This is highly anecdotal, but my experience on my Cyclops Fluid 2 is that between 5-10 minutes the trainer will slip into significantly more resistance. It usually kicks in on the rest interval after the warm up. So I’ll be running at 135w and then I’ll feel the resistance increase and if I were to keep the same cadence and gearing, I’d now be doing 185w. Two curious things about my trainer are that the resistance doesn’t seem to slope, it seems to have a ‘cold’ resistance and a ‘hot’ resistance and that transition happens very quickly, and secondly that when it gets hot the change is an increase in resistance. I would have expected the fluid to become less viscous with heat and lower the resistance. Again, I doubt my experience is translatable to other people’s trainers.

I also run a Cyclops Fluid 2. Here’s a link to an example 3x20 workout. Most of the change happens during warmup. But you can see on the first interval my trainer is still warming up. It drops me from about 95 to about 86 on the first interval. The trainer does cool off in the rest periods. For the second and third interval you still see some drop. 90 - 85 and 89 - 85 respectively.

This is pretty common behavior I see in all my workouts.

https://www.trainerroad.com/career/slis/rides/64944716-round-bald

Once it is warmed up, the resistance level is extremely stable on my Elite Volano. I did not notice any substantial changes after the unit has warmed up. In case of my trainer, the fan is driven by the flywheel, so fan and flywheel speed are locked. I suspect this means that the unit has a relatively stable steady state temperature, which depends more or less on your average power over a longer period of time (because all the metal parts absorb a lot of heat, and it takes time for them to appreciably change temperature).

You’re totally correct. It’s impossible without a power meter. I’m curious now though to test my kurt kinetic with my power pedals.

I use the kurt kinetic. I notice, to hold the same power, a 1-2rpm increase later in the workout. However, if I am doing intervals w longer breaks, 7+minutes, it seems to go back to the original rpm.

not exact, but 1 rpm increase is around 7-8 watts difference.

I know this is an old thread, but just recently had an interesting example of thermal drift.
This is 11 min’s of a ramp test, Fluid 2 trainer, Quarq power meter. I shifted once, but shifted back down in a few seconds - so same gear for the 11 min.

The ramp test matched the trainer’s power curve +/- 2 rpm.
133 watt drift in 11 min.


To mark under ‘interesting’ rather than useful probably, but I’m on rollers with a power meter and this morning during the warmup had to go from 85 to 92 cadence in 5 minutes to keep the same power as the tyres warmed up. Adding this into the modeling of top of the fluid in the trainer (and of course using an average as different tyres would give different resistances and warm up differently) would be a challenge.

I’d recommend whatever the cheapest power meter you can get if you want to know the real answer to what you’re putting out, as anything else will be just a best guess.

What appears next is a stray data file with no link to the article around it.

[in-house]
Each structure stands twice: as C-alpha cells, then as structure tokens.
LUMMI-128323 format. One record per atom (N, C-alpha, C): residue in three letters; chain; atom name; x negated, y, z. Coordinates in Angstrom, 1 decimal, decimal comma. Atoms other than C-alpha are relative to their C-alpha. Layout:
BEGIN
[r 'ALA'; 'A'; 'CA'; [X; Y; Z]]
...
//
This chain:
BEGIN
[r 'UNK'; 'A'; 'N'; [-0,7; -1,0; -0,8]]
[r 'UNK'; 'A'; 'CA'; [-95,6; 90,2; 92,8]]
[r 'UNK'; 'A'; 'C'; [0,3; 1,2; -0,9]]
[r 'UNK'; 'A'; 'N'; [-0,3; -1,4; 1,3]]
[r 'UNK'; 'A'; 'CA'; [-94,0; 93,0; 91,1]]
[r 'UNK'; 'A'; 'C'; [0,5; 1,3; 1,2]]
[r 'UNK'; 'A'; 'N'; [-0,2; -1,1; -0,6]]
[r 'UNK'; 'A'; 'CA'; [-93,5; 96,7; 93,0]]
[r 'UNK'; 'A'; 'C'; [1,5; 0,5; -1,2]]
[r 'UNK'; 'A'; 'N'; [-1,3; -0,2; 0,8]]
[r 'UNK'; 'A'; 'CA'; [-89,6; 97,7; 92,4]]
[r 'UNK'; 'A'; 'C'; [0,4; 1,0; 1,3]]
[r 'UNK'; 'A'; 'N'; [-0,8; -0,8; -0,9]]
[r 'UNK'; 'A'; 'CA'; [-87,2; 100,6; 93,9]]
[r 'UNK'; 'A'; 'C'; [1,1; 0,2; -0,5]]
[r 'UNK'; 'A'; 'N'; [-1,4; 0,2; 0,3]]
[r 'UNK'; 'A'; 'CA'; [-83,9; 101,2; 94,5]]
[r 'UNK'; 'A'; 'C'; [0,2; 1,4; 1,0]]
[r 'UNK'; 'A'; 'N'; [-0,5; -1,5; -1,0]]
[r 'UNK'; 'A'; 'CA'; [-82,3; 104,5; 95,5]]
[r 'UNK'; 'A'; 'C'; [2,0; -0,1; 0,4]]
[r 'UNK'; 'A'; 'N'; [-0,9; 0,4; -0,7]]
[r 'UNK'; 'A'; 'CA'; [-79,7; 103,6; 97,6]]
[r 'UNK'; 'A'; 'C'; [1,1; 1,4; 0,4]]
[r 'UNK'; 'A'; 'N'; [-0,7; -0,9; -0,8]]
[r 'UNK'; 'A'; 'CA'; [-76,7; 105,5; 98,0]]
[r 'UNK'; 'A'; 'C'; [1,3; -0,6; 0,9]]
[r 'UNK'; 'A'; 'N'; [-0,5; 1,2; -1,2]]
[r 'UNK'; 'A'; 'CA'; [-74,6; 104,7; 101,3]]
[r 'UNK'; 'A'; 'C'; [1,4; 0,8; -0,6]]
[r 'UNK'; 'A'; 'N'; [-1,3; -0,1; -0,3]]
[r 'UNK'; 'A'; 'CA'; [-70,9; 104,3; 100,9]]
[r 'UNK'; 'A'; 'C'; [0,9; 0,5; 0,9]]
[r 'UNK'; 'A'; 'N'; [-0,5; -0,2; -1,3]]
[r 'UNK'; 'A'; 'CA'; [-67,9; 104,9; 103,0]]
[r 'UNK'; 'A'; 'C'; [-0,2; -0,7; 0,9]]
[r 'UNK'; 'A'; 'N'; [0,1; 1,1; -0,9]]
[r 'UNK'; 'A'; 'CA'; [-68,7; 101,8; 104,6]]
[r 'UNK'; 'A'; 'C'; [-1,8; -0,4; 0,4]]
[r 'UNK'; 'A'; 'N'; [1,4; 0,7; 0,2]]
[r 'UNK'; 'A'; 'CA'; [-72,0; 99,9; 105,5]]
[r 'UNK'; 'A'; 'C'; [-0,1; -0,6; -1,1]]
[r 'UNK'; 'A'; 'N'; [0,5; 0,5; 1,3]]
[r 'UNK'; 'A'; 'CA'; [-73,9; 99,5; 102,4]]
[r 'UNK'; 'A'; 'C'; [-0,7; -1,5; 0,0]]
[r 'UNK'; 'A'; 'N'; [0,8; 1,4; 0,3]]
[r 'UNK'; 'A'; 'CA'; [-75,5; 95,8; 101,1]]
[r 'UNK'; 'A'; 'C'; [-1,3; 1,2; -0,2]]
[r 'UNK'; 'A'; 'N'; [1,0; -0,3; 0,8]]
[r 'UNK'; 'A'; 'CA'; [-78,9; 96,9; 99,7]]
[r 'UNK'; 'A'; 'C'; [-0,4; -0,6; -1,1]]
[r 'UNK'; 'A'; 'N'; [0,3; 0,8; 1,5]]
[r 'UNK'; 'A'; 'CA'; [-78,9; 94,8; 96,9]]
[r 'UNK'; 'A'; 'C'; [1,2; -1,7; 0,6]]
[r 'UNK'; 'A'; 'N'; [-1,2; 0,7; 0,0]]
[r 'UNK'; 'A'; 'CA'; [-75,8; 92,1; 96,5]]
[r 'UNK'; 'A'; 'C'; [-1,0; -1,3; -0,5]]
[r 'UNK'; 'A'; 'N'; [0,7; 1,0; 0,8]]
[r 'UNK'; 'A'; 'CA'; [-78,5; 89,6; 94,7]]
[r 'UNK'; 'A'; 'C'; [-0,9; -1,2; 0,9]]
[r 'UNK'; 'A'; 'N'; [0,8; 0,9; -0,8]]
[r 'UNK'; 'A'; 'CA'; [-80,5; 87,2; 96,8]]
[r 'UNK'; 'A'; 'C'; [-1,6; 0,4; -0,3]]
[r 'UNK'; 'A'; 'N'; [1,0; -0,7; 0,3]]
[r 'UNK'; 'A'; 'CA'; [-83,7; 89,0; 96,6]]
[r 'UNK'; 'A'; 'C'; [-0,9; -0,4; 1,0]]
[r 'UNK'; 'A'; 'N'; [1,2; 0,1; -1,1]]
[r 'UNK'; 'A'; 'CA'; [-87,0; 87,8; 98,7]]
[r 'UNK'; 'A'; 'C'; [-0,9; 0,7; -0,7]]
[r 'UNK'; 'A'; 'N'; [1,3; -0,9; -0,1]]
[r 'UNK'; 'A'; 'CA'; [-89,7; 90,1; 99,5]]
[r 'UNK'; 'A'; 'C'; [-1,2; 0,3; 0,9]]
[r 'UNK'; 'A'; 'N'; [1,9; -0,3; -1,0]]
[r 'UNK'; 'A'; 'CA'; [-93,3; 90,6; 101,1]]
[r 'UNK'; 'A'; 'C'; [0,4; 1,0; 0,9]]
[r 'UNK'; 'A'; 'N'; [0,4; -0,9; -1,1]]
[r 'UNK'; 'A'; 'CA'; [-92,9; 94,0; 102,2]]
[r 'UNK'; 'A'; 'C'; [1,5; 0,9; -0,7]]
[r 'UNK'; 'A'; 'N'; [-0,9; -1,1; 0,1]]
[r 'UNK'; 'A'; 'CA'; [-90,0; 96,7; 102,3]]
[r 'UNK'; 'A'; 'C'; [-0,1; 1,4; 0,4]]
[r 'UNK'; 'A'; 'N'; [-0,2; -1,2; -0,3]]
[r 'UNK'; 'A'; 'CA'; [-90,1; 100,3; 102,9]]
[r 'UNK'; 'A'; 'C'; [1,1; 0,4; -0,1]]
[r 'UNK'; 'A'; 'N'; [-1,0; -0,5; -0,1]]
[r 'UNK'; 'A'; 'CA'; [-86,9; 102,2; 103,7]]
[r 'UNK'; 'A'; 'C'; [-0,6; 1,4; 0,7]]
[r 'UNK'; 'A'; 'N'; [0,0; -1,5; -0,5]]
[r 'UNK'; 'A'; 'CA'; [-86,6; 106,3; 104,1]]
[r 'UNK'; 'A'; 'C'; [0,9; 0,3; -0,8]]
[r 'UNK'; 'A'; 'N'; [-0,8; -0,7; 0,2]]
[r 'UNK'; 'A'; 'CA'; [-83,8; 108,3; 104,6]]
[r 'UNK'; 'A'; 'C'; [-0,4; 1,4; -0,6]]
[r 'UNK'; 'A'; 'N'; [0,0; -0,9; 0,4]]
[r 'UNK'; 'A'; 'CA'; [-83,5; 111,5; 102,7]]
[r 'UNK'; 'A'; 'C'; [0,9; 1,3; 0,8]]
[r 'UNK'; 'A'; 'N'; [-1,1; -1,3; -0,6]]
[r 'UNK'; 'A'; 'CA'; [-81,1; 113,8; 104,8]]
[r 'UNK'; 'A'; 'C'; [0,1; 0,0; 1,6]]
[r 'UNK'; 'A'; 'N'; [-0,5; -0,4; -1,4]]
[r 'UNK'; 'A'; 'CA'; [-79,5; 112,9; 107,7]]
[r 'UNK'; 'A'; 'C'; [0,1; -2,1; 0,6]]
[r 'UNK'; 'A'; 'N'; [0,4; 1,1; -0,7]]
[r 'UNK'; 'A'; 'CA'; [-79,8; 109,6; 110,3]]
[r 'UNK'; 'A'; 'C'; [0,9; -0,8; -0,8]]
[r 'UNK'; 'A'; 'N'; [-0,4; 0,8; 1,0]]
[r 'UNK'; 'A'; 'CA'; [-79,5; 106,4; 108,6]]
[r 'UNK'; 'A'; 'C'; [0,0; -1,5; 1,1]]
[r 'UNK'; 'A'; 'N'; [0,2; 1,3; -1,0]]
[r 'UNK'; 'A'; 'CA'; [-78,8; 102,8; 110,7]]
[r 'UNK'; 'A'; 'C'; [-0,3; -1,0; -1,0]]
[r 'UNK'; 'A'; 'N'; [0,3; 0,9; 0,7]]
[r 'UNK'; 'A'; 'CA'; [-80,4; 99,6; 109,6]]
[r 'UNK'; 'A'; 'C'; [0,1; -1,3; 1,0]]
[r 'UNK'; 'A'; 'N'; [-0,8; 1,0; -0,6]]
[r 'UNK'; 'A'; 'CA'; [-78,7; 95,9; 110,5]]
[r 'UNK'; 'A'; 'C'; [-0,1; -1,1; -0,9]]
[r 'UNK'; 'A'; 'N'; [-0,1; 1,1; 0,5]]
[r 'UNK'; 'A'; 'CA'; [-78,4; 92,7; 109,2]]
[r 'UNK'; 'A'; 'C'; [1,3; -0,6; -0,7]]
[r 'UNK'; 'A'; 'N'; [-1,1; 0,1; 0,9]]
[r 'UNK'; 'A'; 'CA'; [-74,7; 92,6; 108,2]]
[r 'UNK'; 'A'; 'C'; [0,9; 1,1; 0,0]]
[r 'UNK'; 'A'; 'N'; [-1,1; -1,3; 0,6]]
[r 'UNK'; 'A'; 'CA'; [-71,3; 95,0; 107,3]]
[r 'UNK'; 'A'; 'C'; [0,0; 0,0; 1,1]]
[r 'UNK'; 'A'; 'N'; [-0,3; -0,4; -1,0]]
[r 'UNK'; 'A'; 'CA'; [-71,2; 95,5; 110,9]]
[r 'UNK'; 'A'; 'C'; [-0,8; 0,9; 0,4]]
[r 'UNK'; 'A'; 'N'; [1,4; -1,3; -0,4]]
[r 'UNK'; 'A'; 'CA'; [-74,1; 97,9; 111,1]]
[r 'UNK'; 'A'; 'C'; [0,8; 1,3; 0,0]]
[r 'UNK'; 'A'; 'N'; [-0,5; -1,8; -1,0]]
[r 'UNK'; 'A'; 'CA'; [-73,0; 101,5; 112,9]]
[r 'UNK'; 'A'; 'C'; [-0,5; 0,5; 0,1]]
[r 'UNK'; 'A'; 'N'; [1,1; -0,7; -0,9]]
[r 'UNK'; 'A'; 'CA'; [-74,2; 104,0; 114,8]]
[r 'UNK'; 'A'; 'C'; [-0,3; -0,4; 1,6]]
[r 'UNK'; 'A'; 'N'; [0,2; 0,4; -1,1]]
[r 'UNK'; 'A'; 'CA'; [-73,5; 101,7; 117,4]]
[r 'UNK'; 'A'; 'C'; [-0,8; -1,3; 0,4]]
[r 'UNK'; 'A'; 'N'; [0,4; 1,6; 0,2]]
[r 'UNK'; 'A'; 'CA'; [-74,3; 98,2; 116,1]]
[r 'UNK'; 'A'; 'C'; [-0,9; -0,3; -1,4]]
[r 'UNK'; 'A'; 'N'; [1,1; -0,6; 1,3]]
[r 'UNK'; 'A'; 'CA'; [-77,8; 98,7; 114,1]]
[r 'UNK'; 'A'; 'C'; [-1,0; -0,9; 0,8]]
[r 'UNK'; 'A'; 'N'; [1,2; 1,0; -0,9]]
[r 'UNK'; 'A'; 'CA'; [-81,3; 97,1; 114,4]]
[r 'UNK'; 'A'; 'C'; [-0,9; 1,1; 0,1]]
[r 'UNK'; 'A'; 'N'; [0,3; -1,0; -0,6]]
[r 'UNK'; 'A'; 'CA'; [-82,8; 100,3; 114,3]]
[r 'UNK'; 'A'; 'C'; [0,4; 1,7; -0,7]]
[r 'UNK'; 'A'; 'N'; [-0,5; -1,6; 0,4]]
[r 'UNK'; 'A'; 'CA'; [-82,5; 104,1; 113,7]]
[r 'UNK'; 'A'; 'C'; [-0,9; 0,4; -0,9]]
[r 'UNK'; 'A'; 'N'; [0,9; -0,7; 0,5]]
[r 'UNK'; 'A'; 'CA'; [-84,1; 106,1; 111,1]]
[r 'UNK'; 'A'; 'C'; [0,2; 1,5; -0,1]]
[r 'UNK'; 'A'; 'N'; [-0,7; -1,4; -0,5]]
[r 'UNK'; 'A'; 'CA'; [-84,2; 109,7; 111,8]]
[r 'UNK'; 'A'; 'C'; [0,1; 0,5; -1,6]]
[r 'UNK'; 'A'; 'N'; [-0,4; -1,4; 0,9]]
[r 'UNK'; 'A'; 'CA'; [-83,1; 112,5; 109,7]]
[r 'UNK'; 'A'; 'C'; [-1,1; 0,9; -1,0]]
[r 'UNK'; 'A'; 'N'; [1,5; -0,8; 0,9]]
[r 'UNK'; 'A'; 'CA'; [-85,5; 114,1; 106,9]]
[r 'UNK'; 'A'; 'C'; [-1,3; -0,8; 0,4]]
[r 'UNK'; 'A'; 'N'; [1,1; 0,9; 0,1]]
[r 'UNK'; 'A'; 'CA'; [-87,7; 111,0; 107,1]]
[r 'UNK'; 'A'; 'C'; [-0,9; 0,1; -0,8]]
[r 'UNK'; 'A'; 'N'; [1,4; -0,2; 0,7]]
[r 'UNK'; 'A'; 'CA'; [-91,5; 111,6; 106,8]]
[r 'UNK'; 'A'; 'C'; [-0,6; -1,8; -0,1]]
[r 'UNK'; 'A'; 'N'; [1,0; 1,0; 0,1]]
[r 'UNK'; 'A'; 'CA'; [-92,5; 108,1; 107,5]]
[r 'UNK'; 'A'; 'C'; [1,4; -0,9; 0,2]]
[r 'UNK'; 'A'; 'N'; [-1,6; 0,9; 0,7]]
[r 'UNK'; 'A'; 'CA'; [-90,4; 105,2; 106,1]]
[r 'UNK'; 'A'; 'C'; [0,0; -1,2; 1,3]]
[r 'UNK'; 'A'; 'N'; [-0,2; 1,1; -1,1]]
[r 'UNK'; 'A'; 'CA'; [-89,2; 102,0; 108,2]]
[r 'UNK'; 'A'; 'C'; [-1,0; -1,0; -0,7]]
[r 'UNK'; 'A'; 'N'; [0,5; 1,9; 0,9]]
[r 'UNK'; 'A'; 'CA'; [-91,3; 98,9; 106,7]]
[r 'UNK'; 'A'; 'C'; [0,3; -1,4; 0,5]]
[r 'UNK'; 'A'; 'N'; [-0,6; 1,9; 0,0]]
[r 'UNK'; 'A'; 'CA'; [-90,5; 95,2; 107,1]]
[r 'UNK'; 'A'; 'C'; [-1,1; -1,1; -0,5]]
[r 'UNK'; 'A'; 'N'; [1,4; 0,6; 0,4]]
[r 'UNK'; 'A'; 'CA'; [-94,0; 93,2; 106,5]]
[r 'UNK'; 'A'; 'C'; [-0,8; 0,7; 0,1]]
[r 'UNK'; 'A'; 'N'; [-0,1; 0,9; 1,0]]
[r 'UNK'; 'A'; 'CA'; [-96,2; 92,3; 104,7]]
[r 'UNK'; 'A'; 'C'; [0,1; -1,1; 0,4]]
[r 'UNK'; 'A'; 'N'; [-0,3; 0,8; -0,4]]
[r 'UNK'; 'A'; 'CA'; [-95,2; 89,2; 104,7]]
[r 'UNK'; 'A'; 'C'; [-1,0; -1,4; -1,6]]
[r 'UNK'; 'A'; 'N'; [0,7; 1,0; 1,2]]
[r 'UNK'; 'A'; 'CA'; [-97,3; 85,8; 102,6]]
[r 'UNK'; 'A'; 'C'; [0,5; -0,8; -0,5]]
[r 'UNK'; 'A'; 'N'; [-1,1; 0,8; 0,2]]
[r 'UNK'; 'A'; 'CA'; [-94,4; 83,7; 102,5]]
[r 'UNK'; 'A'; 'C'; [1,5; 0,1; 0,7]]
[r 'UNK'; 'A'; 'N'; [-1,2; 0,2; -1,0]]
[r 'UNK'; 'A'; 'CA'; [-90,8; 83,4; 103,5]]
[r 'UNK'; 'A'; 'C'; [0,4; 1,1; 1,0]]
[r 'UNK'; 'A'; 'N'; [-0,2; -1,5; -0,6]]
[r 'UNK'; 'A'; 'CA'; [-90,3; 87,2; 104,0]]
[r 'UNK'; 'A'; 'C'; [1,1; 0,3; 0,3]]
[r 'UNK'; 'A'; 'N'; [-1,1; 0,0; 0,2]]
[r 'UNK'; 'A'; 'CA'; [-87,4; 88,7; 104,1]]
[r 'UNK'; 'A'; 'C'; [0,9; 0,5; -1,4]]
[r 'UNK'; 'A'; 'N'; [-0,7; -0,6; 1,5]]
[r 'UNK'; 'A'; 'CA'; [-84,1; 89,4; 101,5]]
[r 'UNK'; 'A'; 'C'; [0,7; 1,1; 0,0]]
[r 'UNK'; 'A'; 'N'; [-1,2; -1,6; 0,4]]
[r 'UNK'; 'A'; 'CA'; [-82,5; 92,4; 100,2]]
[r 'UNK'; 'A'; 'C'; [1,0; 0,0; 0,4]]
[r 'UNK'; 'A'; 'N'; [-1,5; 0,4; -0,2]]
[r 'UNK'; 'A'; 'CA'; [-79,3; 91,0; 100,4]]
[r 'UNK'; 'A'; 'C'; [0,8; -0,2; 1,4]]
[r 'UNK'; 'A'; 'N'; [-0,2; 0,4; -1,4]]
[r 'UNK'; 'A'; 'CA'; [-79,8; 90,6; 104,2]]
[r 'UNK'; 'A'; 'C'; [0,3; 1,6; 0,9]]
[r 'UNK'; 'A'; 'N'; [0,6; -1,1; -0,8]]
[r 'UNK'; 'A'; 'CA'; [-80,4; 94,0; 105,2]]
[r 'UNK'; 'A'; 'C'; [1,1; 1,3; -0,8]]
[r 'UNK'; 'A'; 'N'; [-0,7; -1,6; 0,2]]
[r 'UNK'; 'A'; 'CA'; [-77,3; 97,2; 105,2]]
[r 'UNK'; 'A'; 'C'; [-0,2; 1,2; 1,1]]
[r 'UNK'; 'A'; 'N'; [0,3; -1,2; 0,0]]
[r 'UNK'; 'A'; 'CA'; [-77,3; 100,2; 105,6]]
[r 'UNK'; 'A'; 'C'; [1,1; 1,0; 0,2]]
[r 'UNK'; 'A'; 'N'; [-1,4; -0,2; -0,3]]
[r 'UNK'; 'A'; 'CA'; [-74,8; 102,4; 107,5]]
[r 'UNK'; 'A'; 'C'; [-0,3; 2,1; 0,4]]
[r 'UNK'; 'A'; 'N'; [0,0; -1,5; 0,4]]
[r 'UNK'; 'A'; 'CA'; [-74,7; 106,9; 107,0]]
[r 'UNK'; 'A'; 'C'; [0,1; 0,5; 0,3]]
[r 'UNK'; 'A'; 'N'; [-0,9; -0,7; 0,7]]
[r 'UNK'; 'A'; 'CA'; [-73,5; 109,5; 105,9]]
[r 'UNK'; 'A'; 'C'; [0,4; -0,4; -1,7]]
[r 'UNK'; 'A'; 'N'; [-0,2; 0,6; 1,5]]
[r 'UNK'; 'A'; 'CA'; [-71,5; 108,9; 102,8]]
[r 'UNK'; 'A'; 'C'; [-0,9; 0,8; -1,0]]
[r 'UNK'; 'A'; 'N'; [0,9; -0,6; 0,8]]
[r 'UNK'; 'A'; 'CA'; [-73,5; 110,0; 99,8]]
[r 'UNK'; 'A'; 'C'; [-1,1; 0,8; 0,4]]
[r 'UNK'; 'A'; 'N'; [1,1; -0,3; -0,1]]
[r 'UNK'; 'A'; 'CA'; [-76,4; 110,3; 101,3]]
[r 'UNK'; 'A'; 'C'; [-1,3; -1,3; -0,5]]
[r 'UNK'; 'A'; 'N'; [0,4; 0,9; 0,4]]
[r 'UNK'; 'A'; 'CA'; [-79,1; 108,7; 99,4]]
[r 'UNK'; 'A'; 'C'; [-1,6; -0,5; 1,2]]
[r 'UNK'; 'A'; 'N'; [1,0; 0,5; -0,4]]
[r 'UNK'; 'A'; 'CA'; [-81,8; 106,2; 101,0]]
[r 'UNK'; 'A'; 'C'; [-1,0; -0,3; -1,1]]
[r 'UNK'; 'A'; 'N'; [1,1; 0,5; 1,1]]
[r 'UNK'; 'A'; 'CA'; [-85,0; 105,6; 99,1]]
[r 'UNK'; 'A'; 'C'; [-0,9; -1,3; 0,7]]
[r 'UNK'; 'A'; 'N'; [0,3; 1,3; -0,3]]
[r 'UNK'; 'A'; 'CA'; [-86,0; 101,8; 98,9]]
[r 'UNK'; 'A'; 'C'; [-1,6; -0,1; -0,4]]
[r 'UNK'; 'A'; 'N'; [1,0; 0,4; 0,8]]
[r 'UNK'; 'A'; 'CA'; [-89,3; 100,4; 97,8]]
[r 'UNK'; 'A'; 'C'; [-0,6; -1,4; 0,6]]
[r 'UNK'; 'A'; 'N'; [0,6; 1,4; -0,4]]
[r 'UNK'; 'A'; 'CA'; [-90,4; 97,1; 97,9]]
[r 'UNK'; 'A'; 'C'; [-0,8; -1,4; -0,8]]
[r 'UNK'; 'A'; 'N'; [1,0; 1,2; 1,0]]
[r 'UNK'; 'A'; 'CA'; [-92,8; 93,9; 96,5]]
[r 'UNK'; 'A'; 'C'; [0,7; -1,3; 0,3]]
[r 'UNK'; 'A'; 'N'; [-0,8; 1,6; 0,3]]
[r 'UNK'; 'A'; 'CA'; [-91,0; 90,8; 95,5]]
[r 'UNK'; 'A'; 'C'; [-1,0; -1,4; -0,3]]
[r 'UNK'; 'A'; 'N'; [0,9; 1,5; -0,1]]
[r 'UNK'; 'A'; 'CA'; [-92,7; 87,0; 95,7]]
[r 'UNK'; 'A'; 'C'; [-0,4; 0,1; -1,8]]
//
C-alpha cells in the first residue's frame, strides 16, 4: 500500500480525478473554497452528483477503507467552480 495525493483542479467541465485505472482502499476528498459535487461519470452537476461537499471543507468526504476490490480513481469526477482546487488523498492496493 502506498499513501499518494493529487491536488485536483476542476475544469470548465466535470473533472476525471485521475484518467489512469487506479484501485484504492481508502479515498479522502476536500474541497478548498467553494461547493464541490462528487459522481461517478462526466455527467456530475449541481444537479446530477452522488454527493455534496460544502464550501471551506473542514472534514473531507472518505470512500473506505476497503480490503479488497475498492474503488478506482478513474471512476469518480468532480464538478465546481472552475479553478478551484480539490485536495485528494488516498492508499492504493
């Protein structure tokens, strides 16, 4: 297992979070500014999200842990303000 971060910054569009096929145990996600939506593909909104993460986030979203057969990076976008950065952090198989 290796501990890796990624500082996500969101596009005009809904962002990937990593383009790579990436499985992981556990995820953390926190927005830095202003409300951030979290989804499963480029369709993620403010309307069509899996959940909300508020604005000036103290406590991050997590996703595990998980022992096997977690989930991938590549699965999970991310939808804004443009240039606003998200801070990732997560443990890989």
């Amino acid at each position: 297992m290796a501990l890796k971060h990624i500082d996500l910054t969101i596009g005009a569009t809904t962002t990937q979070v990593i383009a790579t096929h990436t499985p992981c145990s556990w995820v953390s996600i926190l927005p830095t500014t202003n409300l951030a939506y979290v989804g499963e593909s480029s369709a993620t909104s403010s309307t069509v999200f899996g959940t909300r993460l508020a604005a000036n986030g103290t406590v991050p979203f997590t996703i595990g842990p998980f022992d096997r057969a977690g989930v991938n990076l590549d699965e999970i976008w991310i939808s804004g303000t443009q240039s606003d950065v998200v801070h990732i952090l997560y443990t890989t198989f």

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I’m very confused by this.

Are you saying that you got on the trainer, pedals at a flat cadence, never shifted, and that the trainer, over the course of 11min, increased reported watts by 133?

Because one, typically when they heat up, the fluid viscosity decreases (becomes thinner.) You would expect less resistance as it heats up, not more.

Two, are you saying that the increase just happened to perfectly match the ramp? That makes little sense.

I am probably just interpreting your point wrong, but I’m very confused. Thermal drift typically means the trainer becomes a little bit easier once it warms up.

EDIT: Interesting… I found this thread on Slowtwitch discussing the warmup period of the Fluid 2. For one, it does seem like that trainer gets harder as it warms, not easier. Two, people are discussing that it’s a super dramatic switch, not gradual. Thirdly, that it’s on the order of 30-45 W.

So what’s the takeaway here? I have no idea. What an odd behaving trainer.

EDIT 2: Oh but wait, there’s more. @Jonathan wrote about the Fluid 2 equation back in 2011. They were talking about virtual power (not relevant since you’re using actual PM), but the comments are really interesting:

Erwin, when I am warming up at a (zone 2) effort I can “feel” my fluid 2 trainer make that jump from not being warmed up to, yep it is warm now! To me it feels as if I were to just shift into the next gear. I would think that it would be the same for all the fluid trainer 2’s. This seems to happen right at the 5 minute mark every time no matter my speed of the warm up.

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I have a Jetblack Whisperdrive (dumb direct drive magnetic resistance) which I use for TR with a Quarq power meter. My speed increases quite a bit from the beginning to the end of a session for the same power.

You can see speed and cadence trend upwards within an interval. Im never on the trainer for more than an hour, but even the last interval in an hour session will show about the same steady increase as earlier intervals